Seaton is quite right when she talks about how far the artists have come – they have risen, literally, and said “we are here and we want to be heard”. And city council, a bit surprised at the artistic energy they didn’t know existed, put money into hiring a consultant who put together a cultural action plan that the city adopted – sort of, and the created a committee to implement that plan.

And that is sort of where things are stuck.

The artists don’t fully comprehend that politicians and bureaucrats do not give away power – they accumulate power and they are for the most part loathe to share that power.

The only way the people (in this case the artists) wrestle power from the bureaucrats is to threaten the power base they have.

City manager Jeff Fielding doesn't win every time.  Joe Lamb, negotiating for the Seniors' Centre basically took Fielding to the cleaners with the deal he talked the city into.

Joe Lamb, on the left, negotiated a deal for the seniors – he didn’t get the kitchen sink because he didn’t ask for it – but he got everything else he wanted. Then city manager Jeff Fielding was told to keep the seniors happy and he did. There is a lesson for the arts community here.

A classic example of this was when the seniors began to complain about what they were not getting from the city. They, the seniors, were not happy with the people city hall had sent over to administrate their Centre and they were quick to get on the phone and let the Council members know they were not happy.

The new city manager at the time was sent over to meet and negotiate with the seniors who got everything they had asked for and more. Jeff Fielding, the city manager at the time, was told to meet with the seniors and keep them happy.

Canadians learned yesterday that Canada now has more people over 65 than we have under 14 – the power has shifted to the seniors and they are going to get what they want o they will vote the politicians out of office.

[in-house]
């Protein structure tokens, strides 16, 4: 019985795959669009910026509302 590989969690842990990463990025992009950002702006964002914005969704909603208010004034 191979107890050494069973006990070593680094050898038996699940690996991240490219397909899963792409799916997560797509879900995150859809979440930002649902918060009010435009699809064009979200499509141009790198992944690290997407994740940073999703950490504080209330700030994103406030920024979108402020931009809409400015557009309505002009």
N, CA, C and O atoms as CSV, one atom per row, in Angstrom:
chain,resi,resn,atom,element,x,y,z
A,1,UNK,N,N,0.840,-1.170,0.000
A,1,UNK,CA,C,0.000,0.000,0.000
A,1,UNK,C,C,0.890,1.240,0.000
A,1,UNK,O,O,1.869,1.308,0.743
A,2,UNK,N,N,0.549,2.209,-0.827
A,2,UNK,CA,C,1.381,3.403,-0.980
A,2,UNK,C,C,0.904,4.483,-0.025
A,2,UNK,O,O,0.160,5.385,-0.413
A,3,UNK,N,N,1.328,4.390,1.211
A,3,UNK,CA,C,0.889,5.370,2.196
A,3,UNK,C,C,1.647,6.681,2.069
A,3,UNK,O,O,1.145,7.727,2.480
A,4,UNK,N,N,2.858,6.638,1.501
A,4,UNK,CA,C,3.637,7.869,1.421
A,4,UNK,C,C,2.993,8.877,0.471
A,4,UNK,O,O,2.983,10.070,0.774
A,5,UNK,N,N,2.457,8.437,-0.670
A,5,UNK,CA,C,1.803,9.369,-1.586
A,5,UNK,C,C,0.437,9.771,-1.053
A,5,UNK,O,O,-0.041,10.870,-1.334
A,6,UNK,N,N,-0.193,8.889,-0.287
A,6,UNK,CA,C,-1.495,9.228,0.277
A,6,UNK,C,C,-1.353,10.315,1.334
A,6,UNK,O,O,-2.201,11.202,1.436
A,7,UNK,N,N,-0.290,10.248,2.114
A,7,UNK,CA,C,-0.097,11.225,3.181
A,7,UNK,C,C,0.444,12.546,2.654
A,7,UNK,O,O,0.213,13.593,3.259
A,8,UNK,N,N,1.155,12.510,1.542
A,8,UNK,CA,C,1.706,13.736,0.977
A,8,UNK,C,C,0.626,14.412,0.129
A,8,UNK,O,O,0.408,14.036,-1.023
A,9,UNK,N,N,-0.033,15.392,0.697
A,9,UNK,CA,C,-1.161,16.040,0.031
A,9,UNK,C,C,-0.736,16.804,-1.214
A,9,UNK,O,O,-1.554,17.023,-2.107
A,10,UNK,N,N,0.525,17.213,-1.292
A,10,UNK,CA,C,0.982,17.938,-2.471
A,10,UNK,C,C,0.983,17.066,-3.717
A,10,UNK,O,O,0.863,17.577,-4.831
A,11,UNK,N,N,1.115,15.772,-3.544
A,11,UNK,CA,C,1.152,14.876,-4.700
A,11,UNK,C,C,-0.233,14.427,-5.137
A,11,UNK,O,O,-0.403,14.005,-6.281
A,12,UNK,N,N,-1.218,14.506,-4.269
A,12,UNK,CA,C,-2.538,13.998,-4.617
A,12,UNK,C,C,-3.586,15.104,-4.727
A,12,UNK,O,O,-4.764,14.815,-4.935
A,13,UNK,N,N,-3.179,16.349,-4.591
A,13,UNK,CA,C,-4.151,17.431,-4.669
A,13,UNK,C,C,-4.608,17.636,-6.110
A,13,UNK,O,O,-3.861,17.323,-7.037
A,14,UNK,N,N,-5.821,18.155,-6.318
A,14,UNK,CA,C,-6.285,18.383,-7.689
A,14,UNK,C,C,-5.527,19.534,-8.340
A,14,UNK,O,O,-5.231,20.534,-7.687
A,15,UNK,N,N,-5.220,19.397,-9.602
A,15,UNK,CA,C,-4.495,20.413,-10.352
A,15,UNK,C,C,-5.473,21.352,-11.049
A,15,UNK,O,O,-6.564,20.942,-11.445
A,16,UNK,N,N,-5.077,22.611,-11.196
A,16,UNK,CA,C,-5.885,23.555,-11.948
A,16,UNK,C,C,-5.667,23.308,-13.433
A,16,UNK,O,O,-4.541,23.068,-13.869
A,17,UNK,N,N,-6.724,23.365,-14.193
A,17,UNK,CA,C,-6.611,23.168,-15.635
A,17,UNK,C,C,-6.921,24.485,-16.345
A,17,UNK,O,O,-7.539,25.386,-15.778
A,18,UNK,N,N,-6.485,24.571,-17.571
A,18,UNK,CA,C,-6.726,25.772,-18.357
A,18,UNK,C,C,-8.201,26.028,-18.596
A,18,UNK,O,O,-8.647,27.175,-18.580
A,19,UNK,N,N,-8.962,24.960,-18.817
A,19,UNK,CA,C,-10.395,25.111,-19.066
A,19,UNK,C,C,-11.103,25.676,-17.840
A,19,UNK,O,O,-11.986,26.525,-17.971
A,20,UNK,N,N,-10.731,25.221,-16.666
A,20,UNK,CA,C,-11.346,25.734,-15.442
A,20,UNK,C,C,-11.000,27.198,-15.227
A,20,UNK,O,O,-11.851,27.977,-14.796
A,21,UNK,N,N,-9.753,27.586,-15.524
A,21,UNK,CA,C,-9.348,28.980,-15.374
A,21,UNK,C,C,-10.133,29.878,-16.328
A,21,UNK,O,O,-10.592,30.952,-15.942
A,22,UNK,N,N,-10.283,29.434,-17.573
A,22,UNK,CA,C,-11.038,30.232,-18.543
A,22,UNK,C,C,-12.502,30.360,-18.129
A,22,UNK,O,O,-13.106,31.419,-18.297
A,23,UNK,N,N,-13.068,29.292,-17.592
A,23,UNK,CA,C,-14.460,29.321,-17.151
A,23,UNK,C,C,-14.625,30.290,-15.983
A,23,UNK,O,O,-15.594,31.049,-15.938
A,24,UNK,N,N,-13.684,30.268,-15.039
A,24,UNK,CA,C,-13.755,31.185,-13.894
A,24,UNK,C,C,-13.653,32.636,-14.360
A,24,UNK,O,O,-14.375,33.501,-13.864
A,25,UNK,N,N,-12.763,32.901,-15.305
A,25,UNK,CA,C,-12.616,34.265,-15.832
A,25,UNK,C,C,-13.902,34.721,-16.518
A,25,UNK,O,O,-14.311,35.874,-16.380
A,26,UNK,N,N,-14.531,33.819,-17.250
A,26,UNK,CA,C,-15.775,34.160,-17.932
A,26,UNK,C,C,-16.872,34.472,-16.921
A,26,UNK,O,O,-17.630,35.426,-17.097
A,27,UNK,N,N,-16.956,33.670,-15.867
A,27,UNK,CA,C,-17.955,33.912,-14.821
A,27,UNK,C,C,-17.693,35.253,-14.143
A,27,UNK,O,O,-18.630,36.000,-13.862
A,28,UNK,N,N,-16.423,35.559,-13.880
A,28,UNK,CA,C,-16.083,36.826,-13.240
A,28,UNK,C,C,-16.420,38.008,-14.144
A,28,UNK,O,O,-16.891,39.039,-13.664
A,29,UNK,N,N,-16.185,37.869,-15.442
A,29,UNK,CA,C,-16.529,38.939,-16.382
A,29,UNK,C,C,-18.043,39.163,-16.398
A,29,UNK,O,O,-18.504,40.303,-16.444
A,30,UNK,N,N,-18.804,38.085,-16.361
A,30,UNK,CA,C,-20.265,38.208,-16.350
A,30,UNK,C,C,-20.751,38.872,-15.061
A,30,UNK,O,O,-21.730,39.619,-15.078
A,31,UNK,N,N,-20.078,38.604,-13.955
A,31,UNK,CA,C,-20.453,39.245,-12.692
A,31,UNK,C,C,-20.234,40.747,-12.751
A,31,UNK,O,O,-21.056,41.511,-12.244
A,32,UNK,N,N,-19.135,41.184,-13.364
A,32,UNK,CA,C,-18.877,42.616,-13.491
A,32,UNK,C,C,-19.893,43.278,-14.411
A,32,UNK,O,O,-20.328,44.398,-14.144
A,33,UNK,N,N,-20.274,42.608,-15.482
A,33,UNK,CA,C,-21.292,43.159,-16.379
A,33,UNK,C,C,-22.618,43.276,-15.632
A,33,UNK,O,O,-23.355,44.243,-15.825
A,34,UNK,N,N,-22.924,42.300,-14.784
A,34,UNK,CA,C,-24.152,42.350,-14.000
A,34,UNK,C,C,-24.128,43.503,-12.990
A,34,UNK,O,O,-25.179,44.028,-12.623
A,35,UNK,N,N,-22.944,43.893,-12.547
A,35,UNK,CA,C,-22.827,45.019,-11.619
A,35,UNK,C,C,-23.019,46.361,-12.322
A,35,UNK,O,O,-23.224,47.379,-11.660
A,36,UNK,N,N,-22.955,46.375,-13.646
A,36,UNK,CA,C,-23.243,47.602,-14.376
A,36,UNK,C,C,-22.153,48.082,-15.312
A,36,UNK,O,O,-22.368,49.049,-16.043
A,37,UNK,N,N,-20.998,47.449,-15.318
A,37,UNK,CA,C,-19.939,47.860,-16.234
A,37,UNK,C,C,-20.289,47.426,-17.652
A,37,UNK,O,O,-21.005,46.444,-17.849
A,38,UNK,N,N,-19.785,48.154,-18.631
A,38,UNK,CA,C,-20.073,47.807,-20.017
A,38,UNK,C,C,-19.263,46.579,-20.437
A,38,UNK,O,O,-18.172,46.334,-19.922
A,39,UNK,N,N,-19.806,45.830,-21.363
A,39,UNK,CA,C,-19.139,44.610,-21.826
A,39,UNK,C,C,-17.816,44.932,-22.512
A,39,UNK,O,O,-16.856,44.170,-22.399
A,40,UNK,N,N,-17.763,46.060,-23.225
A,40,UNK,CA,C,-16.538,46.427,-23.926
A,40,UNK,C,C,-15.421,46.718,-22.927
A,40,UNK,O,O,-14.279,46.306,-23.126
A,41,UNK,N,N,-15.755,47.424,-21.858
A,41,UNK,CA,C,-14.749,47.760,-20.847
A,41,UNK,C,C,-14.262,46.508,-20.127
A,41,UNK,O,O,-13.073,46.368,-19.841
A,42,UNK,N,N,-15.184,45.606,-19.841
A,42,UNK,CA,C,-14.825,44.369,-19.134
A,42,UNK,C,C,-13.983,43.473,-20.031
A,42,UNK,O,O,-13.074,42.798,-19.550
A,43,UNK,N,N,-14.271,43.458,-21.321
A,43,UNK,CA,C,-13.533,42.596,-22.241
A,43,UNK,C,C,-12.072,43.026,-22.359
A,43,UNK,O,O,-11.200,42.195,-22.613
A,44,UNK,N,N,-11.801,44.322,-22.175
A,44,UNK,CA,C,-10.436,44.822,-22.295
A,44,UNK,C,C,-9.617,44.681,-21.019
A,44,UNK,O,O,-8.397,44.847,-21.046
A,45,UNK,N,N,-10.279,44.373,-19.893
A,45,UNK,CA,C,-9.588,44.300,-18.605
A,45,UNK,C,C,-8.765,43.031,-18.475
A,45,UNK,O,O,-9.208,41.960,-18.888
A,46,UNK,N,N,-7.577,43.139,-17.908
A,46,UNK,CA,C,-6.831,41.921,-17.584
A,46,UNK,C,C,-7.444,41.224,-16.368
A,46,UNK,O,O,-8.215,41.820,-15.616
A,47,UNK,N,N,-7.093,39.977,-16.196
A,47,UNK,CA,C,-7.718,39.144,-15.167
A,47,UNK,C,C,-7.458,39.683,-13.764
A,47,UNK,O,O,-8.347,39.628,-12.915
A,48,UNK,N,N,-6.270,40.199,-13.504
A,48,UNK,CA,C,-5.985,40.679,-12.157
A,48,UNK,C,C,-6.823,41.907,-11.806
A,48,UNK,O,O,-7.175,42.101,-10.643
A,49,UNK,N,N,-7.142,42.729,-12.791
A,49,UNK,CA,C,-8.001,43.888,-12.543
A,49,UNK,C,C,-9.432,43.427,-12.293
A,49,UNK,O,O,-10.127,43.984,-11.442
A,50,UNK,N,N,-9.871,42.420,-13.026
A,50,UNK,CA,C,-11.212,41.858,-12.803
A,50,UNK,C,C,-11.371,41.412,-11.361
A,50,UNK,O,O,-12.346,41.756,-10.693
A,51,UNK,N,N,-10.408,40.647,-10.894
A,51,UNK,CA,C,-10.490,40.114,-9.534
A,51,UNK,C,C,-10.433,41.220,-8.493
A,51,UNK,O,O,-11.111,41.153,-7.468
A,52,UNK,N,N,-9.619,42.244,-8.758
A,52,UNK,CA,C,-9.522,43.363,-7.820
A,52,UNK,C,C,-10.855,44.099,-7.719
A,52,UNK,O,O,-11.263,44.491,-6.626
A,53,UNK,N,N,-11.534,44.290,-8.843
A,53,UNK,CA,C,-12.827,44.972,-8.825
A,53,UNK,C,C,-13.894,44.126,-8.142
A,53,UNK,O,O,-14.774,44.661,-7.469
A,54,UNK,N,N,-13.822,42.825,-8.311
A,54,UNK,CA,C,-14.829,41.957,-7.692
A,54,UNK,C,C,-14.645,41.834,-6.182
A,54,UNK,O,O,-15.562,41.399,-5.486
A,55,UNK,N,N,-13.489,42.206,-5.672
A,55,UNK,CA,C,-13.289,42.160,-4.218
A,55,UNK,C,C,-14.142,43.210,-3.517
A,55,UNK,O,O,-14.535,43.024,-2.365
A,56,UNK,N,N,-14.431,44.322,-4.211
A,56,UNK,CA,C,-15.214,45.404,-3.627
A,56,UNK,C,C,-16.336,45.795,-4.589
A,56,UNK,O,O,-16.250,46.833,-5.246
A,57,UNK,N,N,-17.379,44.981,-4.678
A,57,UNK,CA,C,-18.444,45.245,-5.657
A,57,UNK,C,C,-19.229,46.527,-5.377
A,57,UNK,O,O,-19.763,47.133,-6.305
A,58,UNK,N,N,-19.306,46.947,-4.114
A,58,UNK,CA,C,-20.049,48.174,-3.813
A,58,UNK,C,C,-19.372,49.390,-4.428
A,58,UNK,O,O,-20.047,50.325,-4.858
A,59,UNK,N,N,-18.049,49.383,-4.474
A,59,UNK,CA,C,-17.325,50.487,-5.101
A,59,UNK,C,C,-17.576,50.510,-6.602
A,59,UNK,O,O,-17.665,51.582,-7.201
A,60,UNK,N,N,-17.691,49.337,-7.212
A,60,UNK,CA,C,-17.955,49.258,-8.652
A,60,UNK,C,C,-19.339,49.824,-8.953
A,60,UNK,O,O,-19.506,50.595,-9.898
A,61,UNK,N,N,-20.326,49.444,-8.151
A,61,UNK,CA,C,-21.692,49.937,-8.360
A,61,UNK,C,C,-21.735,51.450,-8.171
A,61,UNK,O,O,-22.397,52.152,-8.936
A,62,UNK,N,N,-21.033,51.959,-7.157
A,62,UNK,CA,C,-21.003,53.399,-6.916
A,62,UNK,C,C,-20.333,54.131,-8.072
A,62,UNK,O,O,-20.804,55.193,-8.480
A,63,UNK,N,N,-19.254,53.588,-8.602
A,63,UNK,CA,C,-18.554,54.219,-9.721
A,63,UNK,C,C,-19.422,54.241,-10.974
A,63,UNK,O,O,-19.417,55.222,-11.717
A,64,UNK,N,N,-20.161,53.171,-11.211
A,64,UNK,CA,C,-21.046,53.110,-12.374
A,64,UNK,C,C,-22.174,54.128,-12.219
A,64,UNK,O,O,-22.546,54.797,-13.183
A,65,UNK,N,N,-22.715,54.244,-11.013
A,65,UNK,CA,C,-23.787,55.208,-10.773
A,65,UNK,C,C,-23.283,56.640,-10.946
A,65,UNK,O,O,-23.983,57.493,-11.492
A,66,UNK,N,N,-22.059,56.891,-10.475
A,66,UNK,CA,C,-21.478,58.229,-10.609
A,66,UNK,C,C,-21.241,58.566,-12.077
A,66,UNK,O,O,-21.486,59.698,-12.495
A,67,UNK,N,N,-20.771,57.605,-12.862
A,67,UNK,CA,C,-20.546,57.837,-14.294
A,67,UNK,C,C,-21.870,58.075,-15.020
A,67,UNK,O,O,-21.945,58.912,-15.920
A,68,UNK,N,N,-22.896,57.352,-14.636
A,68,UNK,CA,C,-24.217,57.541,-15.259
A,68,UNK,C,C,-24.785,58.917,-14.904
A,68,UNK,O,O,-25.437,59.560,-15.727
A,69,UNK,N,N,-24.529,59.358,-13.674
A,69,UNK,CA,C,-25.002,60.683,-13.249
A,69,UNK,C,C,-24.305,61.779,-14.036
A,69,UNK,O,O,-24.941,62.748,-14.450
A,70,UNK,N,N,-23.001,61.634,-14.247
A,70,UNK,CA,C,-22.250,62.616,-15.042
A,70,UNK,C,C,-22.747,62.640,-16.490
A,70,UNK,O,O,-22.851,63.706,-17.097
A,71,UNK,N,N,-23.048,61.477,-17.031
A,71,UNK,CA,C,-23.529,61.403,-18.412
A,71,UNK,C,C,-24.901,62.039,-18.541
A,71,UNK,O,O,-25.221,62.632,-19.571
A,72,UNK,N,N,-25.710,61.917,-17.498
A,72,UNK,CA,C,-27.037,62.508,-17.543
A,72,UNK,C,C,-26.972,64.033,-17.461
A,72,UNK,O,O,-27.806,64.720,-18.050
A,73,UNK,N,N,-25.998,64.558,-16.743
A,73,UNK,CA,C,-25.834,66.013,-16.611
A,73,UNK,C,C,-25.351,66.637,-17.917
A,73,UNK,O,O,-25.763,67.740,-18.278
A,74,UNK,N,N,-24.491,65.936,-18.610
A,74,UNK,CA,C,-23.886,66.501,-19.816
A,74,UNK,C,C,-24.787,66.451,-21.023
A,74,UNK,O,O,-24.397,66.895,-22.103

What kind of clout do the artists have? They are creative people with the ability to give the city character, colour, reputation and a reason to visit the place.
The Sound of Music hasn’t learned yet how to use the clout they have. They constantly complain about how little they get from city hall and compare that with how much business they create for that downtown core that is still looking for its vibrancy.

Imagine what would happen if the Sound of Music decided they would not put on their event for a year. You can only imagine the hair pulling that would take place at city hall.

Seaton is right on another level as well; the artists have to begin working like an orchestra and all play from the same sheet music. The squabbling that goes on between the different artists and the different groups is not pretty. They are admittedly high strung people – they go without to be artists but at some point they have to create a united front and use the strength that comes from unity to make their case.

City council has consistently said the arts are important – and they do pump a lot into the institutions we have. The artists want a real seat at the table – they are going to have to require the politicians to walk their talk. It will not be easy – but it can be done – look at what the seniors achieved.